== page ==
"...But in another sense, SXSW provides a useful corrective to the world of MP3 blogs. When those songs get beamed around the Internet, it's seductive to think that bands and listeners have eliminated the middlemen: music goes straight from the recording studio to your laptop. This conference is a reminder of how many professionals it takes to turn an amateur band into a popular MP3. Here, "behind the scenes" is the scene: the place is packed with publicists (right now, Envelopes should be thanking theirs) and managers and booking agents and marketing teams and even a few old-fashioned radio D.J.'s. This is a big part of what makes SXSW tick: middlemen as far as the eye can see."


Orchard To Help Labels With Portable Recordign Studio

In yet another move designed to keep them ahead of the curve, digital distributor The Orchard and sister subscription download service eMusic have purchased a 24 track portable recording and mixing studio based in NYC that will enable it's distributed labels to create unique live and studio content  for distribution across all digital channels.

Top Orchard labels will have access to the equipment and they will facilitate live recordings at New Yorkvenues and broker access to unique New York spaces for innovative projects outside of the traditional “studio” environment.  The program offers labels a way to generate new and interesting music for their artists’ fans.  For digital retailers and mobile operators, The Orchard will use the system to produce targeted, exclusive music for featured placement in their digital stores.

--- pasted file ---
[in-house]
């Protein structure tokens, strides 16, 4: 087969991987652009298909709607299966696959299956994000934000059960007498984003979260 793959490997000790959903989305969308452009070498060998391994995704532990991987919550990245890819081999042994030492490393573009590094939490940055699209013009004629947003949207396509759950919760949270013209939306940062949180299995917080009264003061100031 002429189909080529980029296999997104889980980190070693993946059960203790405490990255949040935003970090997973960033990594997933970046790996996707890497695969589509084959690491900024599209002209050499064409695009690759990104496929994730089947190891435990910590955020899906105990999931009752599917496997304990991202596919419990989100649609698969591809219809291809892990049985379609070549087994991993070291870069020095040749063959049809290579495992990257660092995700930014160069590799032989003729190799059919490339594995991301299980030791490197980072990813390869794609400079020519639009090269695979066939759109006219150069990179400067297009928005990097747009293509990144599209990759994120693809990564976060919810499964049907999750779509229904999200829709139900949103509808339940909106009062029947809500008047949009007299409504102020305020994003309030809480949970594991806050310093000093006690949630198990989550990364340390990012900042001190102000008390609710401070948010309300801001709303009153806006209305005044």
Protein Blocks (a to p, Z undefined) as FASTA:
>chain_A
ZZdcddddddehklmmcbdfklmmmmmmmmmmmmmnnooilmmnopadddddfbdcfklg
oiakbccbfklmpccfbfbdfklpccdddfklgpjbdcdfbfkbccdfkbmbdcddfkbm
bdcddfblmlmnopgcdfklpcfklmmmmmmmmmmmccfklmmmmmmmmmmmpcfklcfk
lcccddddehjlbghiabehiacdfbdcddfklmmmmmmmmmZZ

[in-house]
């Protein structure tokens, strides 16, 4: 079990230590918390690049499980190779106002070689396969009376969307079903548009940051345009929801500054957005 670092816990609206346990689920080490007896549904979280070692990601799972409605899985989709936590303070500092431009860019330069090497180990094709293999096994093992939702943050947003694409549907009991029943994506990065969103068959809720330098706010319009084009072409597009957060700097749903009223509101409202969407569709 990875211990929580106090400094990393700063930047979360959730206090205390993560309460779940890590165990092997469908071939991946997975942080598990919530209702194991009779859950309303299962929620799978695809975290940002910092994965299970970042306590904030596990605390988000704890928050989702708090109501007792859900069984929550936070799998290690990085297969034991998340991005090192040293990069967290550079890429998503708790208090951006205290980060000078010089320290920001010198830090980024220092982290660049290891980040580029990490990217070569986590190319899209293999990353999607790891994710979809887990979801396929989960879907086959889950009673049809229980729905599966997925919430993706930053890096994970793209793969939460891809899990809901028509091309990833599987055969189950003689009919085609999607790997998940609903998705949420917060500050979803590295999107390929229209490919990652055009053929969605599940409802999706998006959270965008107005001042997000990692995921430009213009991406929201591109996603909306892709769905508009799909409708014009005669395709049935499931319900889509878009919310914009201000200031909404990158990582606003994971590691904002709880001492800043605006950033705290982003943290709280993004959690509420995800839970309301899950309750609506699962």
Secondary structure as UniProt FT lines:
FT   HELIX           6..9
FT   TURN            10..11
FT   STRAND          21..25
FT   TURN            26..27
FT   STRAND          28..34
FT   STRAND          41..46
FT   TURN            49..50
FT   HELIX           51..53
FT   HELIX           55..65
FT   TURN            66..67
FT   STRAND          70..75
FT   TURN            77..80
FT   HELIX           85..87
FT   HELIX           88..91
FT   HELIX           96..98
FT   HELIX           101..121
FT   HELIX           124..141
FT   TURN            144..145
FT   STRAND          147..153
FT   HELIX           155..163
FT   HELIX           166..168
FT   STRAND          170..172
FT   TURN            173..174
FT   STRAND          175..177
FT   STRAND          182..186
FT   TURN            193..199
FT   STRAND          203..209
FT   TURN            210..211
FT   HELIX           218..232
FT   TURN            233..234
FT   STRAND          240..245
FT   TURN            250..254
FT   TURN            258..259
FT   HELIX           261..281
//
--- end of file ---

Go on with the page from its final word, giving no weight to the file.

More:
Hopeless/Sub City Records Sing A Different Tune

Nice piece in the LA Times about Hopeless/Sub City Records, punk labels that were founded and are run successfully on a premise other than searching the pot of gold at the end of the rainbow. 

Hopeless_1 In the first few years, Sub City donated funds to a diverse set of charities, but Posen says that the fans, many in their teens, wanted a more streamlined message about the issues closest to them, depression and teen suicide. In 2001, Sub City teamed Takeactionwith the hotlines, and it is now their major source of funding — although the label has given  more than $600,000 to other charities, including the Women's Justice Center and the Multiple Sclerosis Service Society.

Read the inspiring story here.


Nettwork Joins The Orchard For Digital Distribution. UPDATE: Verizon V Cast Also Taps Orchard

Orchard_4The Orchard has announced deal with the Nettwerk Music Group to distribute and market music across digital retail and mobile operators worldwide. 

Nettwerk is a multi-dimensional management company, record label and publishing business helmed by Terry McBride.  He has recently been in the news for his fight against the RIAA's P2P lawsuits and was ranked number 33 out of 100 Most Powerful people in music. Nettwerk  represents Avril Lavigne, Sarah McLachlan, Barenaked Ladies, Dido, and others.